Since its inception back in 2012, the 300km trail stretching from Aoraki Mount Cook down the Waitaki Valley to Oamaru on the coast, has drawn many accolades from cyclists. The diversity of the scenery, majestic mountains, lakes and rivers, the emergence of great accommodation options and the challenge and satisfaction of completing NZ’s longest continuous cycle trail, have created a cycle experience that is set to expand and get better and better.
As the trail enters the sixth season of business, it’s timely to take a moment and consider two of the issues that come up when you are planning to ride this trail.
How long do you need to ride the trail?
The Alps2Ocean trail has 8 sections – with a 9th section offered as an alternate start from Lake Tekapo. These sections range from as little as 24kms up to 54kms – so clearly you can run a couple of these sectors together if you are pushed for time. At Cycle Journeys we find a 6 night / 6 cycle days itinerary the most popular option. For some, cycling is not the major attraction so expanding the time out to a full 8 days cycling isn’t an issue.
The cycling involved is diverse – from smooth sealed roads, gravel roads through to occasionally rough shingle trails. Riders expectations of how long they will take often ignores the trail surface as they compare what they ride in a single Sunday ride to facing day 6 of the trail. Over estimating how you may feel on Day 6 sometimes leads to a feeling that this 50 kms feels much longer than yesterdays! Currently the trail is 54% off- road (or 62% if you take the Lake Tekapo start option).
Where is the best place to start from?
There are actually three options – each with their own charm and appeal.
Option 1. To ride the trail start to finish, then the Aoraki Mount Cook village is a must. Starting right underneath the spectacular Mt Sefton is inspiring, and from here the trail heads away from the Southern Alps out to the airport and an exciting heli-hop across to Tasman Point on the eastern banks of the Tasman River. From here the 10kms across the trail crosses shingle outwashes, small bridges and streams to finally emerge at the Jollie River road end. From there the ride takes you down Haymans Road to the bottom of Lake Pukaki.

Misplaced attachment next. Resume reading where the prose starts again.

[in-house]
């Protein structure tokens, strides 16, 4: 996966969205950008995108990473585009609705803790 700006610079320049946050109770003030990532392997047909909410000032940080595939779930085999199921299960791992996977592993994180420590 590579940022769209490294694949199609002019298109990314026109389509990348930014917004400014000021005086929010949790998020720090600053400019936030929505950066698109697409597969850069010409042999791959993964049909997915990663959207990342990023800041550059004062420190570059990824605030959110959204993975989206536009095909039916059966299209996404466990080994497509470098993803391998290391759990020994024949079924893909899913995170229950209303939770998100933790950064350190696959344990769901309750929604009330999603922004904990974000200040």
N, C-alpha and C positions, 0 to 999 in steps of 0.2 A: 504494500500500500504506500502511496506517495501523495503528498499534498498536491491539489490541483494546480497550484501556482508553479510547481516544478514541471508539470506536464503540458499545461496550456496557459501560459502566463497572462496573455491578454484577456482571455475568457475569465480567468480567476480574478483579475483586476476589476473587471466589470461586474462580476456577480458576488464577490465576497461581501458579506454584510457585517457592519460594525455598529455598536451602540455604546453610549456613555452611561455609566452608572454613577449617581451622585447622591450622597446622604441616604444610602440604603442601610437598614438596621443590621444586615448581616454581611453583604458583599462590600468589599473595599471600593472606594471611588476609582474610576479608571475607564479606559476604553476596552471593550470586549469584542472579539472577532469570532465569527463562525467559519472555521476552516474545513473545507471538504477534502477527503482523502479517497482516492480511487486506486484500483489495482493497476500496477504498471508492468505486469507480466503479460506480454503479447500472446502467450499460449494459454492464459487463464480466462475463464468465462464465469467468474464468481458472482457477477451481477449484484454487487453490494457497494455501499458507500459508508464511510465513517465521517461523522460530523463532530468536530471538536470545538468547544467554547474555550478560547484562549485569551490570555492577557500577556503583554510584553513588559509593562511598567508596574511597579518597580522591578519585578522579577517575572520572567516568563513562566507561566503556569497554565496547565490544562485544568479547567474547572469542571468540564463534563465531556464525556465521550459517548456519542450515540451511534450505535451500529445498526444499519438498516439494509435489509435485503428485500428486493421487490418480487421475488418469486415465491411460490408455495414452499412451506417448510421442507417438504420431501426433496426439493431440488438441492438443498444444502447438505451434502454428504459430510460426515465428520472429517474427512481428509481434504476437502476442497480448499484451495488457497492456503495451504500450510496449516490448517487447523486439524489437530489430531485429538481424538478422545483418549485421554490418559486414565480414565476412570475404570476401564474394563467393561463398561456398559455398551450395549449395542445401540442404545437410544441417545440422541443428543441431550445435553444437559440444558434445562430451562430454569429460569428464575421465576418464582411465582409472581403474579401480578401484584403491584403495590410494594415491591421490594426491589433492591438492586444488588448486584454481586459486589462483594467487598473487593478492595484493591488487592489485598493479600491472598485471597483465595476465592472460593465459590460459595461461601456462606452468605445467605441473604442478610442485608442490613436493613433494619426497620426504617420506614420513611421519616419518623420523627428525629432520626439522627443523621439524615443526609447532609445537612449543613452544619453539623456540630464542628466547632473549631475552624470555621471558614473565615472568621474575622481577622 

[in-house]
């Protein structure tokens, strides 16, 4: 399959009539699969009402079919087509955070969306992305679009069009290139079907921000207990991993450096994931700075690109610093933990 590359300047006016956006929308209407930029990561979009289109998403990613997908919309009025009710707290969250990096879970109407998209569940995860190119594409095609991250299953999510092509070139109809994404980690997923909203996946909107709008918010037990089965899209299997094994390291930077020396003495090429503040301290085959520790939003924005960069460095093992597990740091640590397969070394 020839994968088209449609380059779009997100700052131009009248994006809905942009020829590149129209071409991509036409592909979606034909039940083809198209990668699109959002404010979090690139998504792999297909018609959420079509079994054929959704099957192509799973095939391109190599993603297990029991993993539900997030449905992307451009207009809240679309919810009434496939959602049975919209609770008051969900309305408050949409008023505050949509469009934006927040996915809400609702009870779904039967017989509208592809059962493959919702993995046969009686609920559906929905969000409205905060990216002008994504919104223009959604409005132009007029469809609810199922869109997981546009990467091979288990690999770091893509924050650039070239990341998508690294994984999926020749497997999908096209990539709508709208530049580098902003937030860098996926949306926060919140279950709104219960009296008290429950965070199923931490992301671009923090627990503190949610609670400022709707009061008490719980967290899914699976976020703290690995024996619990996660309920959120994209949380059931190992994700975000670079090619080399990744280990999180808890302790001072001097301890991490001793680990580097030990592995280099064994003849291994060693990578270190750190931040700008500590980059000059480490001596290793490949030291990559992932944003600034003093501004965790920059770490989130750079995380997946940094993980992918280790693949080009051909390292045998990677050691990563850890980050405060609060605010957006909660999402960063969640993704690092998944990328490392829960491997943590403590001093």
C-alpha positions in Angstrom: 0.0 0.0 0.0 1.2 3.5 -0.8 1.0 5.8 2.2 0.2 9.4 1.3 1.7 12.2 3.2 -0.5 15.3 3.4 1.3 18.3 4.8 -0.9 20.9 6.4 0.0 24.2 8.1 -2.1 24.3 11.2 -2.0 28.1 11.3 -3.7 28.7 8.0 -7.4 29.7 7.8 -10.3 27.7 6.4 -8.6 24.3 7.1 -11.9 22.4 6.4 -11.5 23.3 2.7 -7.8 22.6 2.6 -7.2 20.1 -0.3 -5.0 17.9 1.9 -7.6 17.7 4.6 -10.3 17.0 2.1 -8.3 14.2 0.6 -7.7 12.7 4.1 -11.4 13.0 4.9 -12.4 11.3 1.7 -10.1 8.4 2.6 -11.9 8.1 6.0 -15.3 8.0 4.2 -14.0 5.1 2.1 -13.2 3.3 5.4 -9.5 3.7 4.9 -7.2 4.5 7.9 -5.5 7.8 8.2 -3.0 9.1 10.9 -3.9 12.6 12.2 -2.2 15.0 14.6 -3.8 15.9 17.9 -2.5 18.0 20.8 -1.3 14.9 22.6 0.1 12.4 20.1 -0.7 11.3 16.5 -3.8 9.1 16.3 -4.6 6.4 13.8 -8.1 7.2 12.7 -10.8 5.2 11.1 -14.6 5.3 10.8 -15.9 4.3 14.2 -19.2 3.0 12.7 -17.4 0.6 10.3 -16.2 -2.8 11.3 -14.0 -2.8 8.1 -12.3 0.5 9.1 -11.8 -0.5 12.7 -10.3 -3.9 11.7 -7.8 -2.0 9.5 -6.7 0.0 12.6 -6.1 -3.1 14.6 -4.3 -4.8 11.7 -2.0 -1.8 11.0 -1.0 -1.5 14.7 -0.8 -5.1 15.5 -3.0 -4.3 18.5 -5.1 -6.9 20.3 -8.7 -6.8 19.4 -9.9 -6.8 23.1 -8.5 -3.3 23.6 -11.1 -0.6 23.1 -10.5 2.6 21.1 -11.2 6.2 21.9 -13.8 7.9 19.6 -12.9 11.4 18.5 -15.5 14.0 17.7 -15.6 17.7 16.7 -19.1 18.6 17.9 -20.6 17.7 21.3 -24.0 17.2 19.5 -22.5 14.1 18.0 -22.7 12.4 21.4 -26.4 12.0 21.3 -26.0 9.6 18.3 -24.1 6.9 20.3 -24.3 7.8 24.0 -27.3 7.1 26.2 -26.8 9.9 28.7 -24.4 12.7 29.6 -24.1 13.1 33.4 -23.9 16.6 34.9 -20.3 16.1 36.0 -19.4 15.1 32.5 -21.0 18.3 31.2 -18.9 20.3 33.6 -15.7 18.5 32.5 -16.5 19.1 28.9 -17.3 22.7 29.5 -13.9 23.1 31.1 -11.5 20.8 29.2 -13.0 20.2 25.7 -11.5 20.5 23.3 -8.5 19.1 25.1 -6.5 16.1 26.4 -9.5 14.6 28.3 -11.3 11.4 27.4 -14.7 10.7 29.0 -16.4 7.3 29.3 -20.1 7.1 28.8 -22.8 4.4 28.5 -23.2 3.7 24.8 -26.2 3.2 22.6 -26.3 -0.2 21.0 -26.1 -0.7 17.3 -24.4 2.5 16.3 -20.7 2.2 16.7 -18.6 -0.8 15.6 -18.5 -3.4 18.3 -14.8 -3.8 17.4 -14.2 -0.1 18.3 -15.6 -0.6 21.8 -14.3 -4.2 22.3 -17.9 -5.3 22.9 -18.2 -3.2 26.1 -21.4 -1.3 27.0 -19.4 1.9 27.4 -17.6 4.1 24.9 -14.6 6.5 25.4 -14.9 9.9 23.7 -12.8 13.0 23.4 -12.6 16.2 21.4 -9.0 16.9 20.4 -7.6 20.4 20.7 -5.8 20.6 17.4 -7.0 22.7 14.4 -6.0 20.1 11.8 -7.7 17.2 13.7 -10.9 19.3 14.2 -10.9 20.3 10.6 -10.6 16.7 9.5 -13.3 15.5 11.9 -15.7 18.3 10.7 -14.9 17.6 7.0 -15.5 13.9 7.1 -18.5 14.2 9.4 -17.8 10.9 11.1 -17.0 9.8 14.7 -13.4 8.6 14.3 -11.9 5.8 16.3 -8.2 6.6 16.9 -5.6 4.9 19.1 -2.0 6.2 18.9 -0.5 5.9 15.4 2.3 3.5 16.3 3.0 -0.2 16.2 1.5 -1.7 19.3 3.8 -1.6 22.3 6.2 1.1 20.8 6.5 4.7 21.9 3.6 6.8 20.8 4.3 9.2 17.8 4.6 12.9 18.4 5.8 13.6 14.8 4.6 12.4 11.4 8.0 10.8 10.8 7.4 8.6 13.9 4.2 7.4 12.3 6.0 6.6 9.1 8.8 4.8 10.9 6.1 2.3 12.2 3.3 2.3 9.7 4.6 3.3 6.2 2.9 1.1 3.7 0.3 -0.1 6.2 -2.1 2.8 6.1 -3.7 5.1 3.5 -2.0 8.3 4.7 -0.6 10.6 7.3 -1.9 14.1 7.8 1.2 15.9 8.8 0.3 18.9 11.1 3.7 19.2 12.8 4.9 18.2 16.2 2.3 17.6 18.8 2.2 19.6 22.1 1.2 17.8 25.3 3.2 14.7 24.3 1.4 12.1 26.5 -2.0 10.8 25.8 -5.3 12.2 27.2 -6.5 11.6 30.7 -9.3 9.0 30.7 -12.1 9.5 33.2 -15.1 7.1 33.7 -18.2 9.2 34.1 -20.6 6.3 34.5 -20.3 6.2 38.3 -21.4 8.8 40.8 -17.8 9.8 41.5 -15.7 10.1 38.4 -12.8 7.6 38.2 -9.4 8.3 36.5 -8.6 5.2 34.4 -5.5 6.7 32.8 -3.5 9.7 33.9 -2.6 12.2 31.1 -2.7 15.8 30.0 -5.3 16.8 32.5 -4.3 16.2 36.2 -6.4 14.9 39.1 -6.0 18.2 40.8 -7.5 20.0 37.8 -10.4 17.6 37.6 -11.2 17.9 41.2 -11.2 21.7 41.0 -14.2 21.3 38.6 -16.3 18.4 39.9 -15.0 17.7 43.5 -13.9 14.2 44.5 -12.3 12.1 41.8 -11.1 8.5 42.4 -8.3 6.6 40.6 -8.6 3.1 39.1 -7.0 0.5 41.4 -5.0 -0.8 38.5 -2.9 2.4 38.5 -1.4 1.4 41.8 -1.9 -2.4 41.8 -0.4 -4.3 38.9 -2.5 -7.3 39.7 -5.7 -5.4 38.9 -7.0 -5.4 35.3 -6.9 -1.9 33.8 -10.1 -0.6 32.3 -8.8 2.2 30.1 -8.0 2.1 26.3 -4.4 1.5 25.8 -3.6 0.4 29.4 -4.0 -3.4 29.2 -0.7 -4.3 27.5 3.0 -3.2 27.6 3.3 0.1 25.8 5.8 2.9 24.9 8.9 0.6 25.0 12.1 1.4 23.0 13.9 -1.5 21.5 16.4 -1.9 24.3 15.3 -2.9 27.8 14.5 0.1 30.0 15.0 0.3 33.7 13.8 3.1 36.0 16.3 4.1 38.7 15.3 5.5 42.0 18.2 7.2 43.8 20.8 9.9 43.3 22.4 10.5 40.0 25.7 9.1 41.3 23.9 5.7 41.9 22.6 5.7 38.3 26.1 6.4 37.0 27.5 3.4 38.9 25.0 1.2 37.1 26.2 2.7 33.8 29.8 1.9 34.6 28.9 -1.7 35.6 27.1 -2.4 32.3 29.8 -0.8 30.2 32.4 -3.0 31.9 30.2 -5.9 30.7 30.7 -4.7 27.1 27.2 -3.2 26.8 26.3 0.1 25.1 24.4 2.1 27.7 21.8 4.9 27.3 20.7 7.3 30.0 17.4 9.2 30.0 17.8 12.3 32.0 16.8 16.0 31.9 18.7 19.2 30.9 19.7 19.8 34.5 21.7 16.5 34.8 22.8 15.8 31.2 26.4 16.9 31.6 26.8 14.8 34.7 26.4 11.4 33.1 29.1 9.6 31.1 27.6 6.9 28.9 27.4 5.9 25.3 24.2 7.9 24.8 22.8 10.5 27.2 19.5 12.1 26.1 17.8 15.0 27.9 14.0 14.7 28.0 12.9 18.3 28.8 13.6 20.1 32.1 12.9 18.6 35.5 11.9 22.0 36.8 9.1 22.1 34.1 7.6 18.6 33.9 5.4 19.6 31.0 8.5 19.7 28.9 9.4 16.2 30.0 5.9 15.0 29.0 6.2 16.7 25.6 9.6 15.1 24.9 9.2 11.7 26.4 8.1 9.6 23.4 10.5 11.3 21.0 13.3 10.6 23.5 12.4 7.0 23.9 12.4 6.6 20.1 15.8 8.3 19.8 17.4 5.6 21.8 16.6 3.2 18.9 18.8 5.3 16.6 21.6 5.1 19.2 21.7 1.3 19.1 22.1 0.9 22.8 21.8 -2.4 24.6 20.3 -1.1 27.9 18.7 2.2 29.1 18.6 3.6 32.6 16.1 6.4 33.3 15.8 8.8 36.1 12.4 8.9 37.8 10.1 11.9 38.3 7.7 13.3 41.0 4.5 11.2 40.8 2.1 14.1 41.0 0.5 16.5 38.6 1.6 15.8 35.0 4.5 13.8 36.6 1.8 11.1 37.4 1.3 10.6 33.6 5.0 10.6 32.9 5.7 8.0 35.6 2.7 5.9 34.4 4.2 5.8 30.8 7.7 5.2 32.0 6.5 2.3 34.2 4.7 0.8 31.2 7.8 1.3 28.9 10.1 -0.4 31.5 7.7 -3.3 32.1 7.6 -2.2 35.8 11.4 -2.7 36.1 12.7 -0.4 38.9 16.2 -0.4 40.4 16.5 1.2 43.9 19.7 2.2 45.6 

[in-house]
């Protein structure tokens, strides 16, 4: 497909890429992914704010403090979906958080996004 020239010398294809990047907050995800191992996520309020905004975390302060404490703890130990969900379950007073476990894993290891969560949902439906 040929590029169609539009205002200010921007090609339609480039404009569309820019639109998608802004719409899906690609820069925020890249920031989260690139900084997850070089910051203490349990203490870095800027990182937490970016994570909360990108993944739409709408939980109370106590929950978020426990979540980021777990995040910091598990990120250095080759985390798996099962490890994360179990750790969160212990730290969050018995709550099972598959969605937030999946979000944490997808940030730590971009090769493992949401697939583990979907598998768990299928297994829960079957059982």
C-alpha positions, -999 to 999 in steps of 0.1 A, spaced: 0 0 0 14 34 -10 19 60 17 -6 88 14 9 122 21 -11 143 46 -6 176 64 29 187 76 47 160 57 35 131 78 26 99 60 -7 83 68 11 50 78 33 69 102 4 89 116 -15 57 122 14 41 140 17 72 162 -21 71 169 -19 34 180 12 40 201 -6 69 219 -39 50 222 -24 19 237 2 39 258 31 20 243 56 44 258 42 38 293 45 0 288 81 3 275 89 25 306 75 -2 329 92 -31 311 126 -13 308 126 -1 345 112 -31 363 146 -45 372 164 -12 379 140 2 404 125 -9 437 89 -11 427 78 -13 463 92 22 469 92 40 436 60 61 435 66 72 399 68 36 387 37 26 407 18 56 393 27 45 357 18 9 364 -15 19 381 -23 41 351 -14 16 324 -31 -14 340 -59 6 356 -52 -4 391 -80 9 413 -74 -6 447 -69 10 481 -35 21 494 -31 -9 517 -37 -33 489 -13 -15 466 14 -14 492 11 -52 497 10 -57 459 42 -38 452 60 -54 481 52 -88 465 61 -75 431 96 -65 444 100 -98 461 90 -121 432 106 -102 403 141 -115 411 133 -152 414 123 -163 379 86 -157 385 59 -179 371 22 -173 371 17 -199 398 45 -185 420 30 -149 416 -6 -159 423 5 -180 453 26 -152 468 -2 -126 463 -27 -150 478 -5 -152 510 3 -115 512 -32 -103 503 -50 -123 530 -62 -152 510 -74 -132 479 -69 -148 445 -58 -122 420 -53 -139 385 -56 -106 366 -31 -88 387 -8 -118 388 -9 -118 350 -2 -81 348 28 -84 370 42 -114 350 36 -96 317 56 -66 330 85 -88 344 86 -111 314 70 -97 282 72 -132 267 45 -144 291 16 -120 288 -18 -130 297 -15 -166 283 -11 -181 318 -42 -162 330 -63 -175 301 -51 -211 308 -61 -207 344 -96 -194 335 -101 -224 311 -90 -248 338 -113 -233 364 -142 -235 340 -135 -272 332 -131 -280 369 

Option 2 is to take our morning shuttle up to the Jollie River car park, complete with the amazing views across the valley to the Southern Alps. From here you have the chance to ride the 59kms back to Twizel that day.
Option 3 involves starting at Tekapo (catching the early shuttle across to from Twizel and having breakfast at Run 77 overlooking the lake) and then riding the 54km canal road back to Twizel via the Lake Pukaki lakeside track and across the Twizel flats into town. Twizel has had a make over in recent years and is now a cool place visit and hang out. The two salmon farms on its boundaries do a roaring trade and optimistic fisher people line the banks near by, hoping for a mass break out. Its permanent population of around 1100 swells to more than 10,000 during the bi-annual Maadi Cup rowing regatta – usually held in March. So if you are looking for accommodation, don’t leave it too long.